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Just 74 days after the Japanese attacked the American naval base at Pearl Harbor, Hawaii, on December 7, 1941, President Roosevelt issued an order that forced 120,000 people of Japanese descent, most of whom were American citizens, into 10 detention camps in the western United States.

Some 14,000 of these men, women and children were interned at the Heart Mountain Relocation Center in northern Wyoming, where they lived surrounded by barbed wire and armed guards. Though some were released to help with farmwork, aid in the war effort or go to college, many spent the rest of the war in the bleak camp.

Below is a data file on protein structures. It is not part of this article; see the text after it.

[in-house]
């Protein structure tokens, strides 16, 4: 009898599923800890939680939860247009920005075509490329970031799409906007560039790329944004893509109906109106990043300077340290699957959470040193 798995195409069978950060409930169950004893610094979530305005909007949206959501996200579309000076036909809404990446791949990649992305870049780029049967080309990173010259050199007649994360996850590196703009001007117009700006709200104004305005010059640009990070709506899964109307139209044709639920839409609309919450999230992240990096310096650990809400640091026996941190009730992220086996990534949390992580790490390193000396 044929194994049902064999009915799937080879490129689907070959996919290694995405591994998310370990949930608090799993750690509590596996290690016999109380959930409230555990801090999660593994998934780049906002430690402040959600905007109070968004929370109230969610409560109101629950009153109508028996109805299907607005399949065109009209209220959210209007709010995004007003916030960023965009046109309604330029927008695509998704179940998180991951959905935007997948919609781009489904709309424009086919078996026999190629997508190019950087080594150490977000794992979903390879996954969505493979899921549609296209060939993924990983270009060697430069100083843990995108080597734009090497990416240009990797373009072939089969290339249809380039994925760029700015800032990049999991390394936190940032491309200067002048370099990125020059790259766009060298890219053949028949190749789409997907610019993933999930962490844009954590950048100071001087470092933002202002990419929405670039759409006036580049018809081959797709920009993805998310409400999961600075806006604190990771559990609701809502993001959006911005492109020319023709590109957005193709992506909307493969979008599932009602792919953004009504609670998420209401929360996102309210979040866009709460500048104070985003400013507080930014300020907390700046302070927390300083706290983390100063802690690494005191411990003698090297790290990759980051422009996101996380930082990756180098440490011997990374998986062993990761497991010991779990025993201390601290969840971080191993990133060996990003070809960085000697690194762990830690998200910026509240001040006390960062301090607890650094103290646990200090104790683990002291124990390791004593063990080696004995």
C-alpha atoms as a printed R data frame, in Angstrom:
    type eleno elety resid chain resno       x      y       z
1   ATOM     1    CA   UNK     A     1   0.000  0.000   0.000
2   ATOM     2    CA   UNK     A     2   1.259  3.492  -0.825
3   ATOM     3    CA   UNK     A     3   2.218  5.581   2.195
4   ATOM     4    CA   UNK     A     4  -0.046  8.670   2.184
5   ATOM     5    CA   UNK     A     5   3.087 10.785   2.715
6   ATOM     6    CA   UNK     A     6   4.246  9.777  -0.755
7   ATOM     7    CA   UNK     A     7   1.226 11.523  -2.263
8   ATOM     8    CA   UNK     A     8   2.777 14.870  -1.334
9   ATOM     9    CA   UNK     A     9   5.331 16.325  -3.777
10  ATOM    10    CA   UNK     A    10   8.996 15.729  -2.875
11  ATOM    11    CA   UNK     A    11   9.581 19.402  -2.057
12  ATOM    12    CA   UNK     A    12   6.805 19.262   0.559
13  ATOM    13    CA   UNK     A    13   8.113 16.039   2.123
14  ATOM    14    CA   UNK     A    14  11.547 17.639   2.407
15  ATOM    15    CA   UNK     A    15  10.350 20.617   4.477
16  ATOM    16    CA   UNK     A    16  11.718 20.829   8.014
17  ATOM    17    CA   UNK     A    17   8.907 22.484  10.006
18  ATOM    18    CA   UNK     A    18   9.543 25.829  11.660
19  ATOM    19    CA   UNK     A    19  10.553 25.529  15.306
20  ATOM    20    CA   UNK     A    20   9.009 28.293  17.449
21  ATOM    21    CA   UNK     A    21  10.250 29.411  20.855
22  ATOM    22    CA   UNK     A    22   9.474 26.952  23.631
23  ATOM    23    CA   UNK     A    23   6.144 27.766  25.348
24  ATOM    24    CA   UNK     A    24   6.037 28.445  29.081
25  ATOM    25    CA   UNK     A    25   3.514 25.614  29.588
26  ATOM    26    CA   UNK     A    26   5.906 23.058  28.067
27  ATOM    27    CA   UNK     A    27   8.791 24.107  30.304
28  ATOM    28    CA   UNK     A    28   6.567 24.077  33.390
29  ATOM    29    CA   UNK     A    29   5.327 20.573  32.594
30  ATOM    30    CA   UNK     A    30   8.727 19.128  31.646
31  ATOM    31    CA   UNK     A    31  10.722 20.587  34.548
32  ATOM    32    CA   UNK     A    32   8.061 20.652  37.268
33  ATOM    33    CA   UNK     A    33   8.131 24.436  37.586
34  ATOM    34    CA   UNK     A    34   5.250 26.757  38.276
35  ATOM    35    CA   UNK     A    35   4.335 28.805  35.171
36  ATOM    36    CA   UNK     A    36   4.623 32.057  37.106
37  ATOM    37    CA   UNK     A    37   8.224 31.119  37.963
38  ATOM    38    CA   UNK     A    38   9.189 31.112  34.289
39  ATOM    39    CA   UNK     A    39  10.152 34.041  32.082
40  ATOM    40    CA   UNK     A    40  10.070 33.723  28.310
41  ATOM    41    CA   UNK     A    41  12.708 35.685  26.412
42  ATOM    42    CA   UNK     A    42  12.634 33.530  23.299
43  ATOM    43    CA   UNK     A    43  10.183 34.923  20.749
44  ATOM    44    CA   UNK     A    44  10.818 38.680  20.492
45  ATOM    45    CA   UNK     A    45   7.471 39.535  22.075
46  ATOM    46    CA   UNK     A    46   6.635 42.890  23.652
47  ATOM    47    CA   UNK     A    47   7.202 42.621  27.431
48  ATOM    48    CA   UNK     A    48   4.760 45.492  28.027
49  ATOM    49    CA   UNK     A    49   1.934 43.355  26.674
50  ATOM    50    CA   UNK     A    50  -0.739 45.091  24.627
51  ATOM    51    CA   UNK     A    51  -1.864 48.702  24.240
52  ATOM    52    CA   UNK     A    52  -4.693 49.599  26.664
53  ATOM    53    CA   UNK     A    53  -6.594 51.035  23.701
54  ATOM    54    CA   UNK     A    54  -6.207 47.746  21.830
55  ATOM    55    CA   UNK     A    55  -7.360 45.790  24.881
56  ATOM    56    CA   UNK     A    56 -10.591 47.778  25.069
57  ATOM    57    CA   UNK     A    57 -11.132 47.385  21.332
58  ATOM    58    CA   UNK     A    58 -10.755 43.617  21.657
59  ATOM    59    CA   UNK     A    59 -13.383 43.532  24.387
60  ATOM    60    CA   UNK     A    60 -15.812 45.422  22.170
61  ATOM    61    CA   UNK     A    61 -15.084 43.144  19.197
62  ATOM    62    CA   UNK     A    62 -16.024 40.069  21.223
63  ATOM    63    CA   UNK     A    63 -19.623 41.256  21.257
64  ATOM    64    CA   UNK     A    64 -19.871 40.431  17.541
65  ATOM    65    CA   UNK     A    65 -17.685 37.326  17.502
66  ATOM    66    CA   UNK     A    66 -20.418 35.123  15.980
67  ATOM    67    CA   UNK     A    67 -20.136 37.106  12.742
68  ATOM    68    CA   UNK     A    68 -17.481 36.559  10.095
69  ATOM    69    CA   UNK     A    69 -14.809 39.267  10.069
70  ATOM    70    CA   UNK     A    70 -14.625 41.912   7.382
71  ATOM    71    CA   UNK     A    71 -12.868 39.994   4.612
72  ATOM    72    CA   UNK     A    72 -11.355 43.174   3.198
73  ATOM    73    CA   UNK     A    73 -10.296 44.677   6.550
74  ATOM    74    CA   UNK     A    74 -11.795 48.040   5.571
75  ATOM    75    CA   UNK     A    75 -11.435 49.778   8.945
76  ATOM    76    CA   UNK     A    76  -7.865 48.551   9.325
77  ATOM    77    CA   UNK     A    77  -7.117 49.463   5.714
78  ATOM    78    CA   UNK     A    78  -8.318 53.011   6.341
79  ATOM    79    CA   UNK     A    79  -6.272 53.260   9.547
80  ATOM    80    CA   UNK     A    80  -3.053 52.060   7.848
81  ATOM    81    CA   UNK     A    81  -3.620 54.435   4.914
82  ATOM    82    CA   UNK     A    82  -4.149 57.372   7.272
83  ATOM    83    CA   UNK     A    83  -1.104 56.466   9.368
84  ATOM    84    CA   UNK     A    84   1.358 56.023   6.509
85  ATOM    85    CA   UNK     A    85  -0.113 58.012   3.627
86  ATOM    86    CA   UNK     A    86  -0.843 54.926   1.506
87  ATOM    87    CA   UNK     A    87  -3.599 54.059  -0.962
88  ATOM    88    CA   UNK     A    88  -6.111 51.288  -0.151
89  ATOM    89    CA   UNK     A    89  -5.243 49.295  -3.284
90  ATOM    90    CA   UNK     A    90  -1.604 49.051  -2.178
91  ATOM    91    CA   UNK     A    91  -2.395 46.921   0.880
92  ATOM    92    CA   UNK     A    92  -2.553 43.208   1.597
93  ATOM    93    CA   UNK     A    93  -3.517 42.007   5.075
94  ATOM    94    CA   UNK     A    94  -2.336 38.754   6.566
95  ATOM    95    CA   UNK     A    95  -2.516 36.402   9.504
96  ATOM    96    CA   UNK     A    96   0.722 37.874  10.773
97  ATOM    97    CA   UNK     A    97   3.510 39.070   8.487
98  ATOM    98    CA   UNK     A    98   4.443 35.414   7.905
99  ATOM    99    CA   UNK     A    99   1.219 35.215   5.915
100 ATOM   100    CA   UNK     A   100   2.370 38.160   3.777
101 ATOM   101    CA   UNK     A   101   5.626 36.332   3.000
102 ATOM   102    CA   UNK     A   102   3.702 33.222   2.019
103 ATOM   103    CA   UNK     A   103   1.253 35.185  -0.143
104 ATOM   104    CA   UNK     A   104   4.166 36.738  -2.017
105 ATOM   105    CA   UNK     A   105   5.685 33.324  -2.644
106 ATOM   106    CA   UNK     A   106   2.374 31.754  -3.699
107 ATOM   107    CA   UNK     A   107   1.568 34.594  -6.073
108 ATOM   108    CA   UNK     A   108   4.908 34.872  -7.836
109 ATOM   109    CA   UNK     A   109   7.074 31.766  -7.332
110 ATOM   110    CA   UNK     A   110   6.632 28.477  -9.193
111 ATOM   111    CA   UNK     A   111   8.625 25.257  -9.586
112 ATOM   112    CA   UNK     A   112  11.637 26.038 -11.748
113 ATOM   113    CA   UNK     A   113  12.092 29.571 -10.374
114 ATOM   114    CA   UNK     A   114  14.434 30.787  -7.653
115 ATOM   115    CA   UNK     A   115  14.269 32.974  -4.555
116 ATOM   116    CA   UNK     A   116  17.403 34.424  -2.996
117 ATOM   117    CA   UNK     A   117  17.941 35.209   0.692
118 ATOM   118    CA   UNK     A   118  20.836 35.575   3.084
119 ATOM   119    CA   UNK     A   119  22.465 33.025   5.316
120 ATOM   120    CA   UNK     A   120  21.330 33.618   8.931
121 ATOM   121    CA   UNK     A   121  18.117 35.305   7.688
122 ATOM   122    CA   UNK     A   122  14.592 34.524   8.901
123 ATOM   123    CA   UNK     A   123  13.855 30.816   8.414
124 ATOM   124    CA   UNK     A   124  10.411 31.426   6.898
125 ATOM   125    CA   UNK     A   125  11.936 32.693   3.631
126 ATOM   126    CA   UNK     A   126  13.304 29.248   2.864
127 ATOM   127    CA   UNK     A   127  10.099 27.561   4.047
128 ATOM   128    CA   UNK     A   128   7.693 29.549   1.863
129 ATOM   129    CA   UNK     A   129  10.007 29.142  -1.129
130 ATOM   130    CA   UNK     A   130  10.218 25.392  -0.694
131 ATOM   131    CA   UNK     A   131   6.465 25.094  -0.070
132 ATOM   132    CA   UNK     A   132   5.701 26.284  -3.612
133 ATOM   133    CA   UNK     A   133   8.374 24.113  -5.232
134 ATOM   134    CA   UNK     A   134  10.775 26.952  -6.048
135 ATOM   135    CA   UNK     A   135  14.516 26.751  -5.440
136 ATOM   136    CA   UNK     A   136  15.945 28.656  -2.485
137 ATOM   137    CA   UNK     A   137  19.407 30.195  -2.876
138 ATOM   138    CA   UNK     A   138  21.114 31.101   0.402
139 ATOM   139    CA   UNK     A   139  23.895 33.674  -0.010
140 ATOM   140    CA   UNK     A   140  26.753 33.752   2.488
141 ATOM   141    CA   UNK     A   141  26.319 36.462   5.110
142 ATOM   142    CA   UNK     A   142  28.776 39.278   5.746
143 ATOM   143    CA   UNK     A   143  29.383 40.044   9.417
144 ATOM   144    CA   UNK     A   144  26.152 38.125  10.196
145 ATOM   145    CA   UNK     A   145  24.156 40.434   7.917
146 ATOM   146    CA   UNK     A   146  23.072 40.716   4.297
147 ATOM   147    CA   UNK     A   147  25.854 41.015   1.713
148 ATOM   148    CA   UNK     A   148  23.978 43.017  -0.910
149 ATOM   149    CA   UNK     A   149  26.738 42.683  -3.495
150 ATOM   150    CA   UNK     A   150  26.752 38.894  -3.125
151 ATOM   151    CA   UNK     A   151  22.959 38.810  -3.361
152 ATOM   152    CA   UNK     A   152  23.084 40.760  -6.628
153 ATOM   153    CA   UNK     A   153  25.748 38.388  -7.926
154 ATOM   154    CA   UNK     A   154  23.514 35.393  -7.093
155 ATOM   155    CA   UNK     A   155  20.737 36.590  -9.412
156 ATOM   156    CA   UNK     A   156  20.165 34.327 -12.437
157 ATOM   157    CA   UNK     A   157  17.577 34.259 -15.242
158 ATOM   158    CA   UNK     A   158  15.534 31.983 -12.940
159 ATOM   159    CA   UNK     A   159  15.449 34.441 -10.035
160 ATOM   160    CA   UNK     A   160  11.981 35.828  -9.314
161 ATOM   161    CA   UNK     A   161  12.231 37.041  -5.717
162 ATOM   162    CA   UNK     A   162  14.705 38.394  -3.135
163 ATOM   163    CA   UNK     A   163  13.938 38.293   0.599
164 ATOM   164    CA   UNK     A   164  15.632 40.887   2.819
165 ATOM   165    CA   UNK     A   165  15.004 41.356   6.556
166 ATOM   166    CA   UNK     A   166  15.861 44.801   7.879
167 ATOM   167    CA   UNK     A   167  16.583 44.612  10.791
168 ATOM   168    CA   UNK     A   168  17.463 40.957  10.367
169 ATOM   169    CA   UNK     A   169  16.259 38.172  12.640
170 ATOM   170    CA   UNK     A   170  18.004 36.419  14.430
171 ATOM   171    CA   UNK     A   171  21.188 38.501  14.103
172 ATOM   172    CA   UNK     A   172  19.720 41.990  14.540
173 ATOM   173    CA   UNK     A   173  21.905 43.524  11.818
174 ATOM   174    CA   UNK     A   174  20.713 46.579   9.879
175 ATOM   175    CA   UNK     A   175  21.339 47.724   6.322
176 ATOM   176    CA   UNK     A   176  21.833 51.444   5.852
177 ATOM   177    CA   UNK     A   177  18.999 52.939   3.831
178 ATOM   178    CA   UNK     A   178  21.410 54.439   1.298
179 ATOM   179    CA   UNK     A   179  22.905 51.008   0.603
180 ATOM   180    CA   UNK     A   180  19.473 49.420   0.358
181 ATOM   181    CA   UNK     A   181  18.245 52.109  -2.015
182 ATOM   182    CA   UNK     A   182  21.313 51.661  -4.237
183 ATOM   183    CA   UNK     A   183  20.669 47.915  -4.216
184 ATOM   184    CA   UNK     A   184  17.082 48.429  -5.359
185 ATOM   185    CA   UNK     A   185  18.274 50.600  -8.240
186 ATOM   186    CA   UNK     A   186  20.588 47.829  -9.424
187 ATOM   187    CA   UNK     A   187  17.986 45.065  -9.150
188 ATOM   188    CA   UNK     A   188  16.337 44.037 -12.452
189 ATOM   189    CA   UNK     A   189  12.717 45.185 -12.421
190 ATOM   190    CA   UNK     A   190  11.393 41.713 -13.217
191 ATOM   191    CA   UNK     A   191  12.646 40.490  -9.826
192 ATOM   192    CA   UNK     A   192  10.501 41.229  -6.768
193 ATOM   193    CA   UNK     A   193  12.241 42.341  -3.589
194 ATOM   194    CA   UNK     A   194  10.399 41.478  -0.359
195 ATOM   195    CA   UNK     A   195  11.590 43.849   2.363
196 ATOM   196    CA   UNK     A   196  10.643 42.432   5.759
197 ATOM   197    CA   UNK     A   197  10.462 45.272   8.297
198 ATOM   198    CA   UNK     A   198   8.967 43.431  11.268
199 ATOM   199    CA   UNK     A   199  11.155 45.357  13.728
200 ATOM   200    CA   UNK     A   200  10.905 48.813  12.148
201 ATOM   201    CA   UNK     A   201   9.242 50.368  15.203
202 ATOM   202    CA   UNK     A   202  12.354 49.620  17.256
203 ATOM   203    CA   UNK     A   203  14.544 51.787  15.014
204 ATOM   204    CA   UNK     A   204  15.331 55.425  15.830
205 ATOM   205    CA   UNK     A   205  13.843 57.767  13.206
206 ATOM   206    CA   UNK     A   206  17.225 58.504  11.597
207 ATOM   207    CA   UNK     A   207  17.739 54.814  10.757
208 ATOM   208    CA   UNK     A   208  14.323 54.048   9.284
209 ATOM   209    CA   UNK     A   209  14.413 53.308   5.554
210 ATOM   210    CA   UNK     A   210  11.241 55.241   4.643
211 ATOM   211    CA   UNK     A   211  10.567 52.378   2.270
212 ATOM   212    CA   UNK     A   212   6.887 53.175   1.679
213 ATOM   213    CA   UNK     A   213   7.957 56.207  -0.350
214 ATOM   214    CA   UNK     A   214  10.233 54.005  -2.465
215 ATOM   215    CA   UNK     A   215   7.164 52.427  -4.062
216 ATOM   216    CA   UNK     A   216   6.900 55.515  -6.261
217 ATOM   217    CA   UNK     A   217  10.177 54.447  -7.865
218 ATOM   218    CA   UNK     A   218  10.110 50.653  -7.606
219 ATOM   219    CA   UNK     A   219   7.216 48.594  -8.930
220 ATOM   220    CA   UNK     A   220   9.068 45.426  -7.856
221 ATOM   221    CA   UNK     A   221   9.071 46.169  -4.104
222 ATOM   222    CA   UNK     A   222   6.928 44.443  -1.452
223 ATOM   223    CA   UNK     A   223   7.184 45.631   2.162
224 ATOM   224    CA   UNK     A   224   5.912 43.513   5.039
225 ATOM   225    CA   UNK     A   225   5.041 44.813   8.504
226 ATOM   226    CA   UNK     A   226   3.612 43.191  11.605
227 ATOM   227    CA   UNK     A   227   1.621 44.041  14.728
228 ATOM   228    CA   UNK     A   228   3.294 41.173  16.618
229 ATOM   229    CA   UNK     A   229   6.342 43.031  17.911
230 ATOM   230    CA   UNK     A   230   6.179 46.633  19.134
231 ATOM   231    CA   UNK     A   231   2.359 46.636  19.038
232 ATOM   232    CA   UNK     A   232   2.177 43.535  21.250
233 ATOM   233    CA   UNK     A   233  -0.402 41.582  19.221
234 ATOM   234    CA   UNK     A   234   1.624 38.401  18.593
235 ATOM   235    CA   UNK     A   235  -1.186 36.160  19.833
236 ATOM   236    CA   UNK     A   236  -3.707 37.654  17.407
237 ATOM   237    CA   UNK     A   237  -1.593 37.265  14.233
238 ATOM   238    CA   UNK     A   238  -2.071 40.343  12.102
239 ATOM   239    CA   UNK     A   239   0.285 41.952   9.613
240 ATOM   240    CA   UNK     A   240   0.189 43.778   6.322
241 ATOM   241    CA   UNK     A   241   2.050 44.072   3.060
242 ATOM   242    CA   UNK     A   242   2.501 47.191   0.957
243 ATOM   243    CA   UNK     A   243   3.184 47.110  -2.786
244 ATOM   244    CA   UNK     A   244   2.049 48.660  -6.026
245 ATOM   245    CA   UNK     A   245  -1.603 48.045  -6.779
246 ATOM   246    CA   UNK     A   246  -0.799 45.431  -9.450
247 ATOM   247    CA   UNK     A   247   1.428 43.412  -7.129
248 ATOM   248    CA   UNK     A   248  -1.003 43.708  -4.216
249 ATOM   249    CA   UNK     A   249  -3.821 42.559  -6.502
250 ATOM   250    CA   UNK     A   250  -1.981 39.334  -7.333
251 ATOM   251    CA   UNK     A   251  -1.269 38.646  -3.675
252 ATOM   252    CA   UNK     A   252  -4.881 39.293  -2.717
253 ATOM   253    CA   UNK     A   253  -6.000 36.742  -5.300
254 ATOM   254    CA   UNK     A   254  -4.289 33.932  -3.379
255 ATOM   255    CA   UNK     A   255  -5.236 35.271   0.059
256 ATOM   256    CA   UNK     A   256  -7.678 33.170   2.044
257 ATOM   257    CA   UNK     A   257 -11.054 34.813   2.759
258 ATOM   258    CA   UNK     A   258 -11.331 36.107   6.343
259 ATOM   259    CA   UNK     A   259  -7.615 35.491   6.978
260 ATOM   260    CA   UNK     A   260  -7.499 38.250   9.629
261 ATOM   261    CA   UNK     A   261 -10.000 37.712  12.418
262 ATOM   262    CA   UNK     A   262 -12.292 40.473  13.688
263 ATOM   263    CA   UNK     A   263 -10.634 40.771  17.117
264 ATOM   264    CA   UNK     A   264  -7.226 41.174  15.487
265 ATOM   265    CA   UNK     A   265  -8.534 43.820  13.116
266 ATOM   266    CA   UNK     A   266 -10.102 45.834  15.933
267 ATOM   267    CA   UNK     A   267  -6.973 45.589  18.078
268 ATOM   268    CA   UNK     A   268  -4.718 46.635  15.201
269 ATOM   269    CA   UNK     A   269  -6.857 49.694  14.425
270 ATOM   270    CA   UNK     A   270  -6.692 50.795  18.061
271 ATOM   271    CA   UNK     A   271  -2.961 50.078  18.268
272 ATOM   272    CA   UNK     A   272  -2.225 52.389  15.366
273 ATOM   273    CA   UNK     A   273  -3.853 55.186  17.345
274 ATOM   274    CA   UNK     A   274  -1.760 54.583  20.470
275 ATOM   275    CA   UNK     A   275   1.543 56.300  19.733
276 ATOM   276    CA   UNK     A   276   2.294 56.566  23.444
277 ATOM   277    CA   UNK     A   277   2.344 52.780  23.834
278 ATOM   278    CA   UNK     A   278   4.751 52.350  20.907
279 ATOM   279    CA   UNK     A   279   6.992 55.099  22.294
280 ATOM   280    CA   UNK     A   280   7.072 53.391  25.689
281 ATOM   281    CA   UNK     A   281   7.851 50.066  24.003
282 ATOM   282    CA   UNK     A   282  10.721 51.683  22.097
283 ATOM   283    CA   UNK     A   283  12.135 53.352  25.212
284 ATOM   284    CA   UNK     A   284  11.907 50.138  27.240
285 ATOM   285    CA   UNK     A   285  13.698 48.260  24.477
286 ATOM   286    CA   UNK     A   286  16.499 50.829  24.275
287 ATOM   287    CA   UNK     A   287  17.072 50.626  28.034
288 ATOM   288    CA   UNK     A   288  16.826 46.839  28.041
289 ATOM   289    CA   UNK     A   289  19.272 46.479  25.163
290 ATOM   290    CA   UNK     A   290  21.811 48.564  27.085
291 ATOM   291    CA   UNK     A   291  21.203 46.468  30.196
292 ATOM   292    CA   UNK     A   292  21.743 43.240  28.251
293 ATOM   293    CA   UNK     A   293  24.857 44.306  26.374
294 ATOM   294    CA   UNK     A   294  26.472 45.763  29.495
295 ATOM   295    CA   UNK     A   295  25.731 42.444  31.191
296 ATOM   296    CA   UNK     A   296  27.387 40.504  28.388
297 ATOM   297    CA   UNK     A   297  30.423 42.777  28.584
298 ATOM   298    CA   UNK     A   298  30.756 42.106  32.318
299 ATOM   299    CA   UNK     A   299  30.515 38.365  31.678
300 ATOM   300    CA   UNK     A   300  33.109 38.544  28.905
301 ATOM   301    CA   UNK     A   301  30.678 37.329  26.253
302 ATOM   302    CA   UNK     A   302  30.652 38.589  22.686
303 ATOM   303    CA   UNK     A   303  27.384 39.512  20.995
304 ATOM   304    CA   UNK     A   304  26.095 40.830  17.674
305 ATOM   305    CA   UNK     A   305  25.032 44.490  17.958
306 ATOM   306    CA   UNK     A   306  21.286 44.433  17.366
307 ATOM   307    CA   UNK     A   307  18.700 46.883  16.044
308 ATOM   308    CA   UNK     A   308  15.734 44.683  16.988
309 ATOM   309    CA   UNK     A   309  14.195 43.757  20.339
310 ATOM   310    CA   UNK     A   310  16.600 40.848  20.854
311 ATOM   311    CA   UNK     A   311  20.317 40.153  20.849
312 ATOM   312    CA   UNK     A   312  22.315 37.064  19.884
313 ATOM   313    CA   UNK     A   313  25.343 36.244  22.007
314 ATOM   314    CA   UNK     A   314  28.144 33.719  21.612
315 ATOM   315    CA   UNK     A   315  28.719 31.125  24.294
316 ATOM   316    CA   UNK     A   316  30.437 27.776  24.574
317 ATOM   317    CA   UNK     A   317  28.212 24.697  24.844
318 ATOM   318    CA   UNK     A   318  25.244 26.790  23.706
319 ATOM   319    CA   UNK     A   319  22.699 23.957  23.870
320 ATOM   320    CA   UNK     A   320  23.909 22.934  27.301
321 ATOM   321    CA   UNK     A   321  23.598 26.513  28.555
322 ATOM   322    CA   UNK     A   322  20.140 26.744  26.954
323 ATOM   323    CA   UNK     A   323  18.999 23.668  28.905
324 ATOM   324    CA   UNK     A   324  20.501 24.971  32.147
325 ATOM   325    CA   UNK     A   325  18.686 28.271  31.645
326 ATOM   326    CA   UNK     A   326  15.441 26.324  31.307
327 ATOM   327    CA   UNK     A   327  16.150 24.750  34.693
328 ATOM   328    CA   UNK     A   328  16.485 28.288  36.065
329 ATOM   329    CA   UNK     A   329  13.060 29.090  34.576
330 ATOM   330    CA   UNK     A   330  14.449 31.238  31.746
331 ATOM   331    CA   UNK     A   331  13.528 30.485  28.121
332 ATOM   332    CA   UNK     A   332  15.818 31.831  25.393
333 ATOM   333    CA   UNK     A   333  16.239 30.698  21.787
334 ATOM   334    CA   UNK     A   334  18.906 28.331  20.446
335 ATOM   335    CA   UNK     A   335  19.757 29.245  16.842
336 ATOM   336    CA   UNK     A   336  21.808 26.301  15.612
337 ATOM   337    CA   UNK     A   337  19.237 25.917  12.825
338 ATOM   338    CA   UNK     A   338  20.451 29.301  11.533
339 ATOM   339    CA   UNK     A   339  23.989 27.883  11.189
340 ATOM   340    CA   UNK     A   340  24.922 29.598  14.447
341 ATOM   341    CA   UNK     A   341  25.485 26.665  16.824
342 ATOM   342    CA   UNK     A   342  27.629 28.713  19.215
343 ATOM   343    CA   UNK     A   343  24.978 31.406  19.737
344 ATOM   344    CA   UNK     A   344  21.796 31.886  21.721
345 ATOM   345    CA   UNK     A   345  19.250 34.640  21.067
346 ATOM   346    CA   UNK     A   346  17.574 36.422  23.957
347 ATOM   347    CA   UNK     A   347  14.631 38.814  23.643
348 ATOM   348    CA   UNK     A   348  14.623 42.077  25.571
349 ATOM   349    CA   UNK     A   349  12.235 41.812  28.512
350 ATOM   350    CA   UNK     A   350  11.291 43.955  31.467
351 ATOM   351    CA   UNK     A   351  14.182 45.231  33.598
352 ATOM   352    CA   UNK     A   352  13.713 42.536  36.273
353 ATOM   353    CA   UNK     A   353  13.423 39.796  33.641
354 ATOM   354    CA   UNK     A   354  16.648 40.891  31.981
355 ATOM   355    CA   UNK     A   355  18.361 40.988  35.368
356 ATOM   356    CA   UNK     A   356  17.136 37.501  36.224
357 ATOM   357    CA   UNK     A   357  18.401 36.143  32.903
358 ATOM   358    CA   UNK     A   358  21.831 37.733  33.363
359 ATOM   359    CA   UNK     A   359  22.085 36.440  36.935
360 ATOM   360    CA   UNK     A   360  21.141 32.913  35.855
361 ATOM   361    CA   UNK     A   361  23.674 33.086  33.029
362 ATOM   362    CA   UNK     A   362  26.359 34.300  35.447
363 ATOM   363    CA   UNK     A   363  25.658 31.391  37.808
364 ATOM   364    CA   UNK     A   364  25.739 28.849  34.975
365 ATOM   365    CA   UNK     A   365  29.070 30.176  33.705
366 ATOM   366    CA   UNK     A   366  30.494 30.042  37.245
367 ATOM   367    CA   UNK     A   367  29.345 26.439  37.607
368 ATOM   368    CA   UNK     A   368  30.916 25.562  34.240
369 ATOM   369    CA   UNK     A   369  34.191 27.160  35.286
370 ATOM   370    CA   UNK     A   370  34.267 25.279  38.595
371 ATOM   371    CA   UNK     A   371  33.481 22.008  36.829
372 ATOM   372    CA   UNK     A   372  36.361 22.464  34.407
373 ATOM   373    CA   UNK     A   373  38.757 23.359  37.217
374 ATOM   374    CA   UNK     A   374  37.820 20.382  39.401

In August 2011 hundreds of former internees came to the opening of the Heart Mountain Interpretive Learning Center built on the site of the original camp. Kevin Miyazaki, whose own father, uncle and grandparents were interned at the camp, tells Heart Mountain’s dramatic story through historic photos and modern-day portraits in this multimedia presentation.


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